Encouraging participation in communities or repositories

Someone on the Taxonomy Community of Practice (TaxoCoP) recently wrote about methods to improve usage of knowledge management repositories. The challenge of encouraging and measuring participation is a tough one. You might build a terrific application with a great taxonomy and people may not use it.

A repository is only as good as the content it contains – in order for it to contain valuable information, people need to contribute. People will not contribute unless they see the value. Think of the creation side of the equation – forums like the TaxoCoP are places where people collaborate and share knowledge. We have great contribution because we have… great contribution…

So how did that start? It started with a few people driving it. We started with an “event” – the “Metadata and Taxonomy Jump Start Series” – a series of four calls that featured a variety of presenters and perspectives. This had enough value to get people interested. They naturally had questions and wanted to discuss the issues that were covered.

I recently started two other CoP’s in a similar way – one public CoP and another inside of a client organization. Now, the discussion forum is not the same as a structured knowledge repository. In most cases a repository supports a process instead of a community. Discussions are ongoing and provide ‘just in time’ knowledge, but are difficult to harvest for lessons learned. In our case, the accompanying Wiki provides that vehicle – but people need to either pull information from the conversations and summarize that information or they need to find the time to post what they feel is valuable for themselves and for the group.

Why do people do that when it is not part of their job or they are not getting paid? It’s really about the value that people receive from being social and interacting. A few core people are devoting significant time and energy to the process because they get some sense of satisfaction and accomplishment from it – esteem in the eyes of their colleagues, improvement in their knowledge and expertise, etc.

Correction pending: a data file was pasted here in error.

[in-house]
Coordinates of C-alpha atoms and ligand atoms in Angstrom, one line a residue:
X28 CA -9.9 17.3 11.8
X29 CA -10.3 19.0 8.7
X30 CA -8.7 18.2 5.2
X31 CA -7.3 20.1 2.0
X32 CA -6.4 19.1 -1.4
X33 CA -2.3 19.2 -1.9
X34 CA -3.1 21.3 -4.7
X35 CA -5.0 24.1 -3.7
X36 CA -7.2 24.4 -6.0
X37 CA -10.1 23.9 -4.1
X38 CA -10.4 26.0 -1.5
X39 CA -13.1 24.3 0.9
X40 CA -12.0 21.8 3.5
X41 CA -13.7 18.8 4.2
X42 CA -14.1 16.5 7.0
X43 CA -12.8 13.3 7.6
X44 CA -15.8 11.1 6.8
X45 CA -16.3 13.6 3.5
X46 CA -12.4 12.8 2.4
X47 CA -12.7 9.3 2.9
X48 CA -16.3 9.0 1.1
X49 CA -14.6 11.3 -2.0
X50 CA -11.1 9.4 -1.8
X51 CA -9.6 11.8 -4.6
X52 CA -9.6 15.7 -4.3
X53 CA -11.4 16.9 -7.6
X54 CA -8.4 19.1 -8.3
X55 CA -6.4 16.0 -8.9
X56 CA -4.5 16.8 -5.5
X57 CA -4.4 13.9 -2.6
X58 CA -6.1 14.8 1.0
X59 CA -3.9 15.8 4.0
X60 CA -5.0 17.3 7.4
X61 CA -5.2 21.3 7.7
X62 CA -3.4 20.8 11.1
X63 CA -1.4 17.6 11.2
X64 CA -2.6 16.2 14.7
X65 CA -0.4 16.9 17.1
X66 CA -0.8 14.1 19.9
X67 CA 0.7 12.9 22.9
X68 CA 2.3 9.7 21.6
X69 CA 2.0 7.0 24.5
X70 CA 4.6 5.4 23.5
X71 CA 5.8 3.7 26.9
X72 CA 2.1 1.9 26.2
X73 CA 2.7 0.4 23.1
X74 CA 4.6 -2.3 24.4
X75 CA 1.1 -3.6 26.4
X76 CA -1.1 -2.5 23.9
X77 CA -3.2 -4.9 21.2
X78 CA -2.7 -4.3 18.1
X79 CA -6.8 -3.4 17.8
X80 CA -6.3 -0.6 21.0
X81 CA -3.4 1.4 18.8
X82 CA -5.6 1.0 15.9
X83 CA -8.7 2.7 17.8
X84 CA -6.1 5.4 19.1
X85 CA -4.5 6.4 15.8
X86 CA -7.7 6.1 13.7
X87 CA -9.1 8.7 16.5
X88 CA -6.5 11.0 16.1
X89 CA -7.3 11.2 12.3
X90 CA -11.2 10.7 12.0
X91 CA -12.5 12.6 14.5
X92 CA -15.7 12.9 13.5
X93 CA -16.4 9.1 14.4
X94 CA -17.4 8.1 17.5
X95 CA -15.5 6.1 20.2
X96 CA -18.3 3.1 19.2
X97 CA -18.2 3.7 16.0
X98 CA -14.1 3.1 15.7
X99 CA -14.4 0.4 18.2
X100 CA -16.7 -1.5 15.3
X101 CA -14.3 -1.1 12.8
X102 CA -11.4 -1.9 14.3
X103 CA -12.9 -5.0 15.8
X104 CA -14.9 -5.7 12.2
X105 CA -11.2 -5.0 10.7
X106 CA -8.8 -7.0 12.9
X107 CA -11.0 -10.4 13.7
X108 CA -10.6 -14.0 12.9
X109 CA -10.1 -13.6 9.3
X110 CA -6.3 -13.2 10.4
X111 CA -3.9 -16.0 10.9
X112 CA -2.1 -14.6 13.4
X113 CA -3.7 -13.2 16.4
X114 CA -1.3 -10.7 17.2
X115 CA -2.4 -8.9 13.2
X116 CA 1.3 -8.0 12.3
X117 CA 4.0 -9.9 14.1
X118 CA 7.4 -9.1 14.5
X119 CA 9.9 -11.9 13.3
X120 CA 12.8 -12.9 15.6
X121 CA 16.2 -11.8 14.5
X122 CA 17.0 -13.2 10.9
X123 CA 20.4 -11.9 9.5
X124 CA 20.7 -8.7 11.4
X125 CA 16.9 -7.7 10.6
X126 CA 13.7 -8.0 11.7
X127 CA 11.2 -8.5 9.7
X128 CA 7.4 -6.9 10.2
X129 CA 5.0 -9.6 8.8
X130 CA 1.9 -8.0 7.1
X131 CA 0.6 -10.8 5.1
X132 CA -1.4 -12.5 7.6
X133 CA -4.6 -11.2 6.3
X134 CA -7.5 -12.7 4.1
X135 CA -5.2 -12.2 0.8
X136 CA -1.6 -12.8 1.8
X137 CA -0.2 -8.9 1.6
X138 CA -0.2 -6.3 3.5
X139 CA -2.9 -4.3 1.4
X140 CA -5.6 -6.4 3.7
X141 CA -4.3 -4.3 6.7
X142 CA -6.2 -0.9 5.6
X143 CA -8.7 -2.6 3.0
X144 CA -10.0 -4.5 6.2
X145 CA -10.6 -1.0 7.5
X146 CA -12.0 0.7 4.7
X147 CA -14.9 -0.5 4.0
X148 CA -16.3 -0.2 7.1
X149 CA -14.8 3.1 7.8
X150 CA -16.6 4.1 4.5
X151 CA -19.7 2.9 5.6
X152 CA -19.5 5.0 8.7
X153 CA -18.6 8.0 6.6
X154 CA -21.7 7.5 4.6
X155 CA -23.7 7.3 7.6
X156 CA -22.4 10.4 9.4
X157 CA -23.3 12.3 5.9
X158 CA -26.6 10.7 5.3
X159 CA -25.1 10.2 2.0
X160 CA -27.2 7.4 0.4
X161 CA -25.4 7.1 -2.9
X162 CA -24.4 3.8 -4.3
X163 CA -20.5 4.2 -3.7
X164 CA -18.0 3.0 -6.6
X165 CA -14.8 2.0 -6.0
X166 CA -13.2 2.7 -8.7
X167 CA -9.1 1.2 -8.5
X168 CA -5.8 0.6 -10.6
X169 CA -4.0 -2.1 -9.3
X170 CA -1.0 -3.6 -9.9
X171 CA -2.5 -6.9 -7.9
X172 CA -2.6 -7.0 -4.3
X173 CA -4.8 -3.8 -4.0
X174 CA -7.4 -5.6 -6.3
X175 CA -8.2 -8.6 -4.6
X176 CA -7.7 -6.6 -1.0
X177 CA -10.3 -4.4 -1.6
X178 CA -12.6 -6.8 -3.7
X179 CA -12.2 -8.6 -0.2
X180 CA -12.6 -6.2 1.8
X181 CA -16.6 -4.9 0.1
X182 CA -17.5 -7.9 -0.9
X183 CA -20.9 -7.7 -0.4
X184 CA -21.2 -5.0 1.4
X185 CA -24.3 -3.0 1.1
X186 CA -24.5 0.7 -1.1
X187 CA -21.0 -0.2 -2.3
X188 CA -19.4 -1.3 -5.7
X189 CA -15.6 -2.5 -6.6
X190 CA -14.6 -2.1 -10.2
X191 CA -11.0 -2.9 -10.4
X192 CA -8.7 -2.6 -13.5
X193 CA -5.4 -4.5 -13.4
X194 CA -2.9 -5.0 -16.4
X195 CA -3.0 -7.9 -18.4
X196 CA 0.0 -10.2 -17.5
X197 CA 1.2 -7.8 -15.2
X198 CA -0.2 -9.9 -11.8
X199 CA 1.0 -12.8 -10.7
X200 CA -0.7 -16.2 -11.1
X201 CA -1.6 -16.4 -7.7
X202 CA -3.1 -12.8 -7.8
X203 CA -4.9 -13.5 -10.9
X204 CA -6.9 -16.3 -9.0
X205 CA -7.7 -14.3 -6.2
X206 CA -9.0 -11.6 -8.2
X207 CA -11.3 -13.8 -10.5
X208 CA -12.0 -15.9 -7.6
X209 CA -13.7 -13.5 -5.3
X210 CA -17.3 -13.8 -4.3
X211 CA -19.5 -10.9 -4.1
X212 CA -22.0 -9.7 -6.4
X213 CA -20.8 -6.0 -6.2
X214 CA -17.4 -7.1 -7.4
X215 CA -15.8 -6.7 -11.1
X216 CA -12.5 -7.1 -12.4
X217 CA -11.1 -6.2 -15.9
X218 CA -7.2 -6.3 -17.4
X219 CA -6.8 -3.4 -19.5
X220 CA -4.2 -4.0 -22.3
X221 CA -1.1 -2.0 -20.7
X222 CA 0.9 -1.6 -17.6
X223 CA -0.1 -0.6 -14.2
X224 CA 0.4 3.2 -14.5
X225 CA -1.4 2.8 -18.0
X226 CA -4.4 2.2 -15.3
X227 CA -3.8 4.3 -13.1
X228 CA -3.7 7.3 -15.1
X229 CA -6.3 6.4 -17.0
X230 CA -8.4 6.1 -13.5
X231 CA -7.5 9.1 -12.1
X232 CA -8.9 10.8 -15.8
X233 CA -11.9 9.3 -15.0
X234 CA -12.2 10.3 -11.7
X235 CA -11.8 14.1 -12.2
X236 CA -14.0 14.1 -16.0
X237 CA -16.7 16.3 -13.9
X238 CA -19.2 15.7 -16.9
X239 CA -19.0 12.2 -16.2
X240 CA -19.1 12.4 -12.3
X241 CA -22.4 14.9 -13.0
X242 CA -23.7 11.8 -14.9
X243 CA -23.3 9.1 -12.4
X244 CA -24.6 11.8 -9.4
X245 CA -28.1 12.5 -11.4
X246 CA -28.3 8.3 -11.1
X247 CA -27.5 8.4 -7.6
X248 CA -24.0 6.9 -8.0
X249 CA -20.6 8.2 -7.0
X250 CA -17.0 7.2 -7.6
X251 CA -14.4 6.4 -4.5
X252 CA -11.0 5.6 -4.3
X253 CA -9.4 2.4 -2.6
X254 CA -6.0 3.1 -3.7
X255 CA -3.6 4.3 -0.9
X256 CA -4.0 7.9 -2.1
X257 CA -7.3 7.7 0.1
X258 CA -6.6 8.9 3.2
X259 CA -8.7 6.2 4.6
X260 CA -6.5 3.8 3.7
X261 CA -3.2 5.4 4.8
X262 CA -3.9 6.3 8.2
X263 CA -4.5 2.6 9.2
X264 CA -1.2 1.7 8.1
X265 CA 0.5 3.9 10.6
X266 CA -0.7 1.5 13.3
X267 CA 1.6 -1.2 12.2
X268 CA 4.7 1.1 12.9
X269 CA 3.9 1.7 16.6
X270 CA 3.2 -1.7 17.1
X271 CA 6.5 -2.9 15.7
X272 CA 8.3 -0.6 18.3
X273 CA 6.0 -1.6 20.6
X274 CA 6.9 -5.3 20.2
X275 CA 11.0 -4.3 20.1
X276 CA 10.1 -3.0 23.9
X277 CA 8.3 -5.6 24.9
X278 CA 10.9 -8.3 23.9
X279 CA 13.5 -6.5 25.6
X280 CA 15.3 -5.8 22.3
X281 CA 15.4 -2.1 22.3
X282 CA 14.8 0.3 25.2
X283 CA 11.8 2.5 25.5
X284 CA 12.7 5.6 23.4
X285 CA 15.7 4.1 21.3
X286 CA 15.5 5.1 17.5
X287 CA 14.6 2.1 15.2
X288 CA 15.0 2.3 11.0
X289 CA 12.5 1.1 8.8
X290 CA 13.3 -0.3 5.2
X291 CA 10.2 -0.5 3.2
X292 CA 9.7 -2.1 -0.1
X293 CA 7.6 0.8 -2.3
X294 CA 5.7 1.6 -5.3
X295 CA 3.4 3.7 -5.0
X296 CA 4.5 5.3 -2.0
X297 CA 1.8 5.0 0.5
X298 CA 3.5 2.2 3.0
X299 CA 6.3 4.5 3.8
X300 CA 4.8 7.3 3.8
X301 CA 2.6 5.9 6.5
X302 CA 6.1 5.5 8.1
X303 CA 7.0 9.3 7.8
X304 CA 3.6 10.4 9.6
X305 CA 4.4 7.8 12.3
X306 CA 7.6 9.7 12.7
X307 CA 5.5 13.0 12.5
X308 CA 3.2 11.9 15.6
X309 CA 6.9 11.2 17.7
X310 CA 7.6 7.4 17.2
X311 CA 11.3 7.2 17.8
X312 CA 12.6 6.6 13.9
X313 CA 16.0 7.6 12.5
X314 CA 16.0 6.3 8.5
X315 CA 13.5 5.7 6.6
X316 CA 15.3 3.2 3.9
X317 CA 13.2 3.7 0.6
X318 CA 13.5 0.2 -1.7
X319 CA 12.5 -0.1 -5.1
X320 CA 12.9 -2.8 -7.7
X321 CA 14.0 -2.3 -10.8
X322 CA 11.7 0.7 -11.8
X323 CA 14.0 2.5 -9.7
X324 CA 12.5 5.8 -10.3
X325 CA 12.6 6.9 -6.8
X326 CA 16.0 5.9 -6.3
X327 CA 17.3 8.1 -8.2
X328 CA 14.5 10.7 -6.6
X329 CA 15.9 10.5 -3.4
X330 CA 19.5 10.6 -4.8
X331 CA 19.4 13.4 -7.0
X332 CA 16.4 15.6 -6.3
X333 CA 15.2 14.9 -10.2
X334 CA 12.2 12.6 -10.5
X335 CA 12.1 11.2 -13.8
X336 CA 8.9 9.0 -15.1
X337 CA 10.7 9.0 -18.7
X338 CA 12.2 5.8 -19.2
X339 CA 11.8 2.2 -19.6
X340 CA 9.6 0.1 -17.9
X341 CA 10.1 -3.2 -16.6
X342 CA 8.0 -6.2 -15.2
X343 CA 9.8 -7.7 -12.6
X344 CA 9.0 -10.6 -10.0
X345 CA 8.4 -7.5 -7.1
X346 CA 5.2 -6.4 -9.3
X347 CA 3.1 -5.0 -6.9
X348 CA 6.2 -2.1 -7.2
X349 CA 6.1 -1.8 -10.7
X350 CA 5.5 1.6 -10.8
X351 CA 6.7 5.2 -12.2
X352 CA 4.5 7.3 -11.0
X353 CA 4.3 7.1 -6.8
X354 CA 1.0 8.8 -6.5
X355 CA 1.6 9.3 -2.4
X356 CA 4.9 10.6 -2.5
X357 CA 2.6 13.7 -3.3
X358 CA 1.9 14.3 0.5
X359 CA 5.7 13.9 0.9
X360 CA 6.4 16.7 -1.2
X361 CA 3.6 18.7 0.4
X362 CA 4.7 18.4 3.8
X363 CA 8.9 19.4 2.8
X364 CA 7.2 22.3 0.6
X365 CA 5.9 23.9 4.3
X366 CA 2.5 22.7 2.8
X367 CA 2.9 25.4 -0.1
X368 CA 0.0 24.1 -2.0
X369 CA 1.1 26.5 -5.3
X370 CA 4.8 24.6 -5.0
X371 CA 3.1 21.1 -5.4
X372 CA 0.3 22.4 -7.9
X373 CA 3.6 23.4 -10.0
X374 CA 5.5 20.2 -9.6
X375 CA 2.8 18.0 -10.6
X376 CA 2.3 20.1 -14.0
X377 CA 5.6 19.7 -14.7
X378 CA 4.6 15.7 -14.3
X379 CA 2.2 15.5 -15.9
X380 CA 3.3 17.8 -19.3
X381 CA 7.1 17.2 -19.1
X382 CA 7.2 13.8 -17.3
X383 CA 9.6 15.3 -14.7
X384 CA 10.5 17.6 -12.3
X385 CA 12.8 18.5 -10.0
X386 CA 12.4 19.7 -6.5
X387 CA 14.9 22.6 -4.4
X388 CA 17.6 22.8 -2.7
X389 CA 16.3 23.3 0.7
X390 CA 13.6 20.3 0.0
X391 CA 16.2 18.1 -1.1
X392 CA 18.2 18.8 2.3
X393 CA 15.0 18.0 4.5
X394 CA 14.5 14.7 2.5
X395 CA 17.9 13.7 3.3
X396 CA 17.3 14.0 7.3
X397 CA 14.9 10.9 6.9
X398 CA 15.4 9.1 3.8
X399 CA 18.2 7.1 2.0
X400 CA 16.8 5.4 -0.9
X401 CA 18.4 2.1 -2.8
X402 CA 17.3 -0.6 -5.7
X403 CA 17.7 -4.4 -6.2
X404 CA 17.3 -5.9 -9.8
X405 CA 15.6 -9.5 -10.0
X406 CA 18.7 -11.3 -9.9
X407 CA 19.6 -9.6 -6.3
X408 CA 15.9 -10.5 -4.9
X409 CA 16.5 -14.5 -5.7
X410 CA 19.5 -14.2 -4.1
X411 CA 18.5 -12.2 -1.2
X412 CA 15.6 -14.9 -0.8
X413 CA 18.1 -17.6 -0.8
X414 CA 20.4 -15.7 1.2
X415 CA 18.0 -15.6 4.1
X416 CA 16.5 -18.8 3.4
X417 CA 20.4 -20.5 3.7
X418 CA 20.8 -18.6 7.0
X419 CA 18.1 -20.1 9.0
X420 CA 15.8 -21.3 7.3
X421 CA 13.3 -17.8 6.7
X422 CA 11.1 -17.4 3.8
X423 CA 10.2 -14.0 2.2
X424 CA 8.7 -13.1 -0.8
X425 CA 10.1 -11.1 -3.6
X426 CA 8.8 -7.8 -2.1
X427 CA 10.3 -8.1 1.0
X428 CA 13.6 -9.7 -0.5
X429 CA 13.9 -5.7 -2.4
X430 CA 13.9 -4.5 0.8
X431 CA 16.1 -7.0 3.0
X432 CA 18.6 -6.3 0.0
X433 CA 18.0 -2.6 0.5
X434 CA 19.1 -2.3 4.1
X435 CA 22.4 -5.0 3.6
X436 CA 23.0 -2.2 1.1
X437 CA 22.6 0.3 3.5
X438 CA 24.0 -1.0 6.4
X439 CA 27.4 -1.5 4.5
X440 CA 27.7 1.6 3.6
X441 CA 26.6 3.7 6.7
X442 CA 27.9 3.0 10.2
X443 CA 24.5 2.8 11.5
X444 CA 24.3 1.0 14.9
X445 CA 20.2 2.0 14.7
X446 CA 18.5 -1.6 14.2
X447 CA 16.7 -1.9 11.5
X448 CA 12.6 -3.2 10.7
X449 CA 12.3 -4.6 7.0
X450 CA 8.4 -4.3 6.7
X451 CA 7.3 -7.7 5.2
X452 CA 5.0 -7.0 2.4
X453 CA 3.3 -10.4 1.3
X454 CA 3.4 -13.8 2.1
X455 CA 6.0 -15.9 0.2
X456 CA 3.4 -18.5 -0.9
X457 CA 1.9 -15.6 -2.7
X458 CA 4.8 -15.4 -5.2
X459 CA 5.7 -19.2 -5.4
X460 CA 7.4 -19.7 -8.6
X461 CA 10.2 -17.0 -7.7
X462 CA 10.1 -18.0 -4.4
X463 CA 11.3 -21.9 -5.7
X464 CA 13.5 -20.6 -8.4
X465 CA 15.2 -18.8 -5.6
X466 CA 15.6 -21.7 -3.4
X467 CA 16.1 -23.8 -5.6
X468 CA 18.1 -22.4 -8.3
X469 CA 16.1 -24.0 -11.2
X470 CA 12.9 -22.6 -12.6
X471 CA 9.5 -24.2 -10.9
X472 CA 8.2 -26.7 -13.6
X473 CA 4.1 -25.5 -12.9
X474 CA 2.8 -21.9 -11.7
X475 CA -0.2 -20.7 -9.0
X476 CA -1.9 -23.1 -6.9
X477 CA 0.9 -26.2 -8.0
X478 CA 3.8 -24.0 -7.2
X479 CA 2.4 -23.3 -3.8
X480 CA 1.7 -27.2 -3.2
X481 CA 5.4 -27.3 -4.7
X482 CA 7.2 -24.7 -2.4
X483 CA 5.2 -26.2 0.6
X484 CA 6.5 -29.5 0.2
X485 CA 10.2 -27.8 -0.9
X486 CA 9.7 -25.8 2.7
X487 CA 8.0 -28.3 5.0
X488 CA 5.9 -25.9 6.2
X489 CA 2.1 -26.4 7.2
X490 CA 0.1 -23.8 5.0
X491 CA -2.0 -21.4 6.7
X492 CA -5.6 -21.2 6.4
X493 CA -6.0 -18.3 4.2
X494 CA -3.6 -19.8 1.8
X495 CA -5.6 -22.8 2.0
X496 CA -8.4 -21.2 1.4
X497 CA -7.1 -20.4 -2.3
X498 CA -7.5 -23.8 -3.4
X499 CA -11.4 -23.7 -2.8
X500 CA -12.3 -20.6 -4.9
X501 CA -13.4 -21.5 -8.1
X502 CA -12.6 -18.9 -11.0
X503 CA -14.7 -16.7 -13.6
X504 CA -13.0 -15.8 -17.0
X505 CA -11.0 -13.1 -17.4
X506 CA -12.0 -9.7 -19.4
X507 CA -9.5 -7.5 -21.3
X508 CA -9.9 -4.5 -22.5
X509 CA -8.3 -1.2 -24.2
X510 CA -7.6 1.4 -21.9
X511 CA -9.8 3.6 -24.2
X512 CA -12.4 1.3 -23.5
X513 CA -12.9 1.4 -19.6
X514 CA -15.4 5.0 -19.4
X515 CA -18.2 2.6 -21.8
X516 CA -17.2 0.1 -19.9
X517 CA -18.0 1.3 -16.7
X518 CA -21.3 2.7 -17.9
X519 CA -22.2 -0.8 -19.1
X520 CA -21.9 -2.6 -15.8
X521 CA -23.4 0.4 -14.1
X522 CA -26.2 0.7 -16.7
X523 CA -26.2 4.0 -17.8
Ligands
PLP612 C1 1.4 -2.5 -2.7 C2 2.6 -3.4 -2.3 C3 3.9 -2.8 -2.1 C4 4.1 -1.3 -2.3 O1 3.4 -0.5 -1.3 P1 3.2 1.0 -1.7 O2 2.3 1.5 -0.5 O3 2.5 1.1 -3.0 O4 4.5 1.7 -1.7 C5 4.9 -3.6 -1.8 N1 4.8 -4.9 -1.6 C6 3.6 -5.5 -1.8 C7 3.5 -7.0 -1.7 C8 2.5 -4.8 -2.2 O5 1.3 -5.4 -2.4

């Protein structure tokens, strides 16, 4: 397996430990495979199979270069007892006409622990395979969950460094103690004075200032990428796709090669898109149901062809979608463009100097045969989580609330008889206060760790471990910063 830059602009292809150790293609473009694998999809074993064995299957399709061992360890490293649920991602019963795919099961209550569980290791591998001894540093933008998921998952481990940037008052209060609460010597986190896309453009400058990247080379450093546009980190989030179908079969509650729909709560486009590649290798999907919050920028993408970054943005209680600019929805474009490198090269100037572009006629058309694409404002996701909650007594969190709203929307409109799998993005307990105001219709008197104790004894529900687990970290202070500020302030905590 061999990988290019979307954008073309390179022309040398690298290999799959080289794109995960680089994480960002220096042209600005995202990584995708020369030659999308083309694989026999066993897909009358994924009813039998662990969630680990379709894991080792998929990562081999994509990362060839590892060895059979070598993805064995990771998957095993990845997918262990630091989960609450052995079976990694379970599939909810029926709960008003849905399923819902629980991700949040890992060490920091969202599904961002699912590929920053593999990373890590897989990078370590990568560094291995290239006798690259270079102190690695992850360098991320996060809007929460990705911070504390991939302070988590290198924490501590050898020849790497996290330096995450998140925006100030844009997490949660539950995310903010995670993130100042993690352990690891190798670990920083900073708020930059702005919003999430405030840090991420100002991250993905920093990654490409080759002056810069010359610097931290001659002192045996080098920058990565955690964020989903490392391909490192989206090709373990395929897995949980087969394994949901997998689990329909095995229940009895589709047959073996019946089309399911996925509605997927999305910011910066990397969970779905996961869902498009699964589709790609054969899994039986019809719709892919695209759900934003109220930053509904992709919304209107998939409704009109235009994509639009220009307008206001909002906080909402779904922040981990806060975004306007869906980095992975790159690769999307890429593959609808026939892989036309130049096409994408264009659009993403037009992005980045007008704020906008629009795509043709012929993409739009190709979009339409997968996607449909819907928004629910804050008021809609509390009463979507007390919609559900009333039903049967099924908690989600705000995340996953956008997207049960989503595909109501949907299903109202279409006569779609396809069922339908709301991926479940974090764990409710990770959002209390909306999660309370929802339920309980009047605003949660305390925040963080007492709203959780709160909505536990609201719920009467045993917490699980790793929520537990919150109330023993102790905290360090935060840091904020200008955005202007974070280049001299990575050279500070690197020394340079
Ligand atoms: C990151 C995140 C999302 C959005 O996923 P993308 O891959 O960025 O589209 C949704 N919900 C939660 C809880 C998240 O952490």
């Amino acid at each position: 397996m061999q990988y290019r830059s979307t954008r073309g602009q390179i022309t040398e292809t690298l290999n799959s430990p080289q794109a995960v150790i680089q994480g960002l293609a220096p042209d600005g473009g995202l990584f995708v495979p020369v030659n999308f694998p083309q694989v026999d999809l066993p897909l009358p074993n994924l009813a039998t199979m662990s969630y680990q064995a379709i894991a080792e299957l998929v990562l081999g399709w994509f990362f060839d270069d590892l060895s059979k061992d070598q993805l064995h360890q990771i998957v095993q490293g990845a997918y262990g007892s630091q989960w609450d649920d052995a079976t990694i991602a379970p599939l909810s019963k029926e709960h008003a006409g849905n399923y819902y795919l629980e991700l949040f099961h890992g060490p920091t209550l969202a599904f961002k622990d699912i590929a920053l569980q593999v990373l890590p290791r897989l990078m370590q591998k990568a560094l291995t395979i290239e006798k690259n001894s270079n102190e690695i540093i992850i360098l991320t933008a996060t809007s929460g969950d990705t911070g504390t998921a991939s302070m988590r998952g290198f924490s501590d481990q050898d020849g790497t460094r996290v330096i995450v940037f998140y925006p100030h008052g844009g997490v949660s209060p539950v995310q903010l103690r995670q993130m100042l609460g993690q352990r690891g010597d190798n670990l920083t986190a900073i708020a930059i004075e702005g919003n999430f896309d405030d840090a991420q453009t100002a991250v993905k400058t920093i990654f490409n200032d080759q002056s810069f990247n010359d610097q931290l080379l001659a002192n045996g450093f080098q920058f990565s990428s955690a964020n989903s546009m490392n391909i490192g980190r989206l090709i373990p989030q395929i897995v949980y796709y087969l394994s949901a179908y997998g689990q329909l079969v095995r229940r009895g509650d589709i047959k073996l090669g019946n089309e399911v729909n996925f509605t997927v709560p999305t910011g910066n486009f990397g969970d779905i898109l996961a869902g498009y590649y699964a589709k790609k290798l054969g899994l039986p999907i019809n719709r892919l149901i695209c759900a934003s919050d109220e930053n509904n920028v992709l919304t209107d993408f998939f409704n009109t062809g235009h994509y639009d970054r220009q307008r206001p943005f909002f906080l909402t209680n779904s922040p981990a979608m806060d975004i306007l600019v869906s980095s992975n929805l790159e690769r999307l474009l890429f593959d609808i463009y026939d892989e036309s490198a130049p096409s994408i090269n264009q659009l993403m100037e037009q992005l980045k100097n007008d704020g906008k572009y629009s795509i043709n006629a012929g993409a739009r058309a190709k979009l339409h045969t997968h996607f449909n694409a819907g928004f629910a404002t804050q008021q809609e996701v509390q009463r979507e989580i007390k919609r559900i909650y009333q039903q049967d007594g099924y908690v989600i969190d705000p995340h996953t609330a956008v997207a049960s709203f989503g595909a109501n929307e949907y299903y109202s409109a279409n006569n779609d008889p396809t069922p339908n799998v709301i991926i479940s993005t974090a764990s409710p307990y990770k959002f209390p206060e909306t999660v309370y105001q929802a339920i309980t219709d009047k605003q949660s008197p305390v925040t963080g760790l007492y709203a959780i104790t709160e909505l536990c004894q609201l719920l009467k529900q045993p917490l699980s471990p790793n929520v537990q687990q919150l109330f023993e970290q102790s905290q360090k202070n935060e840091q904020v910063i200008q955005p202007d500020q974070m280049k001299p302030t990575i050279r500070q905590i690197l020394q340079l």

In an organization, there are similar drivers – contribution needs to be recognized and rewarded – whether through formal measures or through people saying “nice job” or “thanks for your help” and so on.

Processes for capture of lessons learned or key project deliverables can also be made part of the work process. For example, in one consulting firm I worked with a project was not considered closed until deliverables were submitted to a repository and properly reviewed and tagged. Bonuses were based only on “closed” projects. That was an incentive to contribute.

Stan Garfield of Hewlett Packard recently presented about the topic of CoP’s for another CoP and spoke about how contribution is part of employee evaluation. This means that it is recognized by the organization and formalized – “operationalized” and made explicit.

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